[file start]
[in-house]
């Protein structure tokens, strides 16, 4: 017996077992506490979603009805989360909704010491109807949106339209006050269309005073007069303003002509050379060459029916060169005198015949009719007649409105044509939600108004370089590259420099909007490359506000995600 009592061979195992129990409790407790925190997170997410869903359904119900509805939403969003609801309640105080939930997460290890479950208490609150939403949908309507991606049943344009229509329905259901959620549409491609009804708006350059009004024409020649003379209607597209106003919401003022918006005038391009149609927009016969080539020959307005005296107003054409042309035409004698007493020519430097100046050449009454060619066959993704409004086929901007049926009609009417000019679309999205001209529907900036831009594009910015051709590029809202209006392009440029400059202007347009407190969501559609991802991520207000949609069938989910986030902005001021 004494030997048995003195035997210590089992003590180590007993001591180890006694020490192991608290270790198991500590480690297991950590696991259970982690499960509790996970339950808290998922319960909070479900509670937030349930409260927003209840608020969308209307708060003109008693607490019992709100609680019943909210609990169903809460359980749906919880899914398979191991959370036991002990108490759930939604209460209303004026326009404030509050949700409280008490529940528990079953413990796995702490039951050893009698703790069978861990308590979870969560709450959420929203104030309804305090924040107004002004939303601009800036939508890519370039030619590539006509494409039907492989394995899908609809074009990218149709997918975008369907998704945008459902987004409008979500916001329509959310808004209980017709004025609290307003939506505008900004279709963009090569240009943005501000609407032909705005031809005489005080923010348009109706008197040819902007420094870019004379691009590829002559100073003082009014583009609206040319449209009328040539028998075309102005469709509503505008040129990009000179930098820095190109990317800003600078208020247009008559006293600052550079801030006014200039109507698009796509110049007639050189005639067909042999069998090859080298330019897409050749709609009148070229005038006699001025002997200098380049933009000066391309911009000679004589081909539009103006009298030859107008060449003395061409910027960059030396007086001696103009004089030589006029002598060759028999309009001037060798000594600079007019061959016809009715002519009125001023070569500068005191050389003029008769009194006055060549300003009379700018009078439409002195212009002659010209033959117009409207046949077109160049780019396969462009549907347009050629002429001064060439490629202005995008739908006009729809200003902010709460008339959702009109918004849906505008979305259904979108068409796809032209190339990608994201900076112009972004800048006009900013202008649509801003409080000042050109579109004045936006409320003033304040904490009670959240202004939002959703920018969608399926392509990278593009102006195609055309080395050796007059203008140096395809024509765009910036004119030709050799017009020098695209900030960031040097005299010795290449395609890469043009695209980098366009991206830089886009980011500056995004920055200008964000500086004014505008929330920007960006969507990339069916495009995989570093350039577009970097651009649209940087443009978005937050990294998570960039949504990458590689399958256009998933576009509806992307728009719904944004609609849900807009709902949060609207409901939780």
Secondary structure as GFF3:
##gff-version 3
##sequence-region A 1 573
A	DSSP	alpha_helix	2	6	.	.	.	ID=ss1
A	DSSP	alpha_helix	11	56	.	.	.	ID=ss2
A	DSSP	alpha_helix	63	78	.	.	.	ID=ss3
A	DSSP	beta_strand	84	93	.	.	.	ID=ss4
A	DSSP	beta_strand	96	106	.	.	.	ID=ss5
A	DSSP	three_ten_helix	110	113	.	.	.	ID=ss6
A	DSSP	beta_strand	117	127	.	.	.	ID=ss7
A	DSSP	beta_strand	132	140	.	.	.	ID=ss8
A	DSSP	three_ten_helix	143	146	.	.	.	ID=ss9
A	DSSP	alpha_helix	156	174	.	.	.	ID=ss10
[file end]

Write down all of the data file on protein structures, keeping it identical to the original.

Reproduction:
[in-house]
């Protein structure tokens, strides 16, 4: 017996077992506490979603009805989360909704010491109807949106339209006050269309005073007069303003002509050379060459029916060169005198015949009719007649409105044509939600108004370089590259420099909007490359506000995600 009592061979195992129990409790407790925190997170997410869903359904119900509805939403969003609801309640105080939930997460290890479950208490609150939403949908309507991606049943344009229509329905259901959620549409491609009804708006350059009004024409020649003379209607597209106003919401003022918006005038391009149609927009016969080539020959307005005296107003054409042309035409004698007493020519430097100046050449009454060619066959993704409004086929901007049926009609009417000019679309999205001209529907900036831009594009910015051709590029809202209006392009440029400059202007347009407190969501559609991802991520207000949609069938989910986030902005001021 004494030997048995003195035997210590089992003590180590007993001591180890006694020490192991608290270790198991500590480690297991950590696991259970982690499960509790996970339950808290998922319960909070479900509670937030349930409260927003209840608020969308209307708060003109008693607490019992709100609680019943909210609990169903809460359980749906919880899914398979191991959370036991002990108490759930939604209460209303004026326009404030509050949700409280008490529940528990079953413990796995702490039951050893009698703790069978861990308590979870969560709450959420929203104030309804305090924040107004002004939303601009800036939508890519370039030619590539006509494409039907492989394995899908609809074009990218149709997918975008369907998704945008459902987004409008979500916001329509959310808004209980017709004025609290307003939506505008900004279709963009090569240009943005501000609407032909705005031809005489005080923010348009109706008197040819902007420094870019004379691009590829002559100073003082009014583009609206040319449209009328040539028998075309102005469709509503505008040129990009000179930098820095190109990317800003600078208020247009008559006293600052550079801030006014200039109507698009796509110049007639050189005639067909042999069998090859080298330019897409050749709609009148070229005038006699001025002997200098380049933009000066391309911009000679004589081909539009103006009298030859107008060449003395061409910027960059030396007086001696103009004089030589006029002598060759028999309009001037060798000594600079007019061959016809009715002519009125001023070569500068005191050389003029008769009194006055060549300003009379700018009078439409002195212009002659010209033959117009409207046949077109160049780019396969462009549907347009050629002429001064060439490629202005995008739908006009729809200003902010709460008339959702009109918004849906505008979305259904979108068409796809032209190339990608994201900076112009972004800048006009900013202008649509801003409080000042050109579109004045936006409320003033304040904490009670959240202004939002959703920018969608399926392509990278593009102006195609055309080395050796007059203008140096395809024509765009910036004119030709050799017009020098695209900030960031040097005299010795290449395609890469043009695209980098366009991206830089886009980011500056995004920055200008964000500086004014505008929330920007960006969507990339069916495009995989570093350039577009970097651009649209940087443009978005937050990294998570960039949504990458590689399958256009998933576009509806992307728009719904944004609609849900807009709902949060609207409901939780």
Secondary structure as GFF3:
##gff-version 3
##sequence-region A 1 573
A	DSSP	alpha_helix	2	6	.	.	.	ID=ss1
A	DSSP	alpha_helix	11	56	.	.	.	ID=ss2
A	DSSP	alpha_helix	63	78	.	.	.	ID=ss3
A	DSSP	beta_strand	84	93	.	.	.	ID=ss4
A	DSSP	beta_strand	96	106	.	.	.	ID=ss5
A	DSSP	three_ten_helix	110	113	.	.	.	ID=ss6
A	DSSP	beta_strand	117	127	.	.	.	ID=ss7
A	DSSP	beta_strand	132	140	.	.	.	ID=ss8
A	DSSP	three_ten_helix	143	146	.	.	.	ID=ss9
A	DSSP	alpha_helix	156	174	.	.	.	ID=ss10